Ricochet is the best place on the internet to discuss the issues of the day, either through commenting on posts or writing your own for our active and dynamic community in a fully moderated environment. In addition, the Ricochet Audio Network offers over 50 original podcasts with new episodes released every day.
T’labo….three kilometers right there!” the aggravated Singaporean trained Malaysian Navy Captain told me.
“No! T’labo right there.” He said emphatically snapping his elbow as he re-extended his finger out the window of the bridge.
I calmly exited as the Team Sergeant looked at me. “What’s the word?”
“We’re in for a long night.” I said half smirking, both of us internalizing that this just upped the ante on the difficulty of our infiltration. We both knew we were in the wrong place.
We later determined in a talk with our Company Commander that the Malaysian Officers and staff liked to “challenge” their men in these exercises by basically giving them impossible odds. He had gleaned this in conversations with them and made a mental note. I am not entirely opposed to this but you need to build success before throwing that down and an international exercise of mostly good will, Malaysia was at war with no one, isn’t the place. One of our maxims is “No plan ever survives first contact.” Plans change themselves adding difficulty without promoting it (see below for details). Looking back, that is what I suspect happened. The chances of this boat captain not knowing his own coastline are pretty slim.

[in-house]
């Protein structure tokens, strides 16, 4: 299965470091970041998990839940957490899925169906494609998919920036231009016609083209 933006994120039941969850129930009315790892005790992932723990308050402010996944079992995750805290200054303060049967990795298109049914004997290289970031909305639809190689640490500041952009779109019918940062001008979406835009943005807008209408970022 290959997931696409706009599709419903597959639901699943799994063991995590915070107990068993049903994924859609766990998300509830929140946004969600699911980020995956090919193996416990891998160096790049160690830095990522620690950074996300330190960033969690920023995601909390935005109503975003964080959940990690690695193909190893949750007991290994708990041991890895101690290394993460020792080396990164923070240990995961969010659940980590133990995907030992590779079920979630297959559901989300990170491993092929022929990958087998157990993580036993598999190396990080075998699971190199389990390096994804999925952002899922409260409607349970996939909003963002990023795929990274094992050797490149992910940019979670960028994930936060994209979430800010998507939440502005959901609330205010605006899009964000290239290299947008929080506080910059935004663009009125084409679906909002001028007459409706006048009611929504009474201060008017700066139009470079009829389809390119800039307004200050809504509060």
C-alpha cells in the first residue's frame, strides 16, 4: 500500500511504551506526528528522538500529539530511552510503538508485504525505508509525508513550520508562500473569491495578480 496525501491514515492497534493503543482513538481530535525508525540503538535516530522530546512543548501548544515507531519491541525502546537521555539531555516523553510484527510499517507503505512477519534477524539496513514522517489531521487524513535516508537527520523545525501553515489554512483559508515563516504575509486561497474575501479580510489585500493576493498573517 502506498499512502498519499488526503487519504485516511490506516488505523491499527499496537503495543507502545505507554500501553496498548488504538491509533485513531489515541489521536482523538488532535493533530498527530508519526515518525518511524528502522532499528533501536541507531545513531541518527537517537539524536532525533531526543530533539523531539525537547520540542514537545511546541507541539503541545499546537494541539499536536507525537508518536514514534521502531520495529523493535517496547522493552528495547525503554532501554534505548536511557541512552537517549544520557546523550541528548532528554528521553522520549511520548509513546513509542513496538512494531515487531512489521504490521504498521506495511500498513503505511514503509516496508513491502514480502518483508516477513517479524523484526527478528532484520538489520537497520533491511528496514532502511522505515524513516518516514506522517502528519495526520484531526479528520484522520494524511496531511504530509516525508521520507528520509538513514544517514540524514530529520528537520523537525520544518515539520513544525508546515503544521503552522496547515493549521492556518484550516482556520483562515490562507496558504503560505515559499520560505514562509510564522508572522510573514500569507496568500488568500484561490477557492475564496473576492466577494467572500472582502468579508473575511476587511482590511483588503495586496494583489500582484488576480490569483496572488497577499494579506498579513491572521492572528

We radioed the safety craft required to be present in open water operations during exercise. We were on a small ship.
“Can you see even us?”
“Uh, negative…can you shoot up a flare?”
We shot up a flare. Silence then…
“Uhhhh, it’s going to be a while….”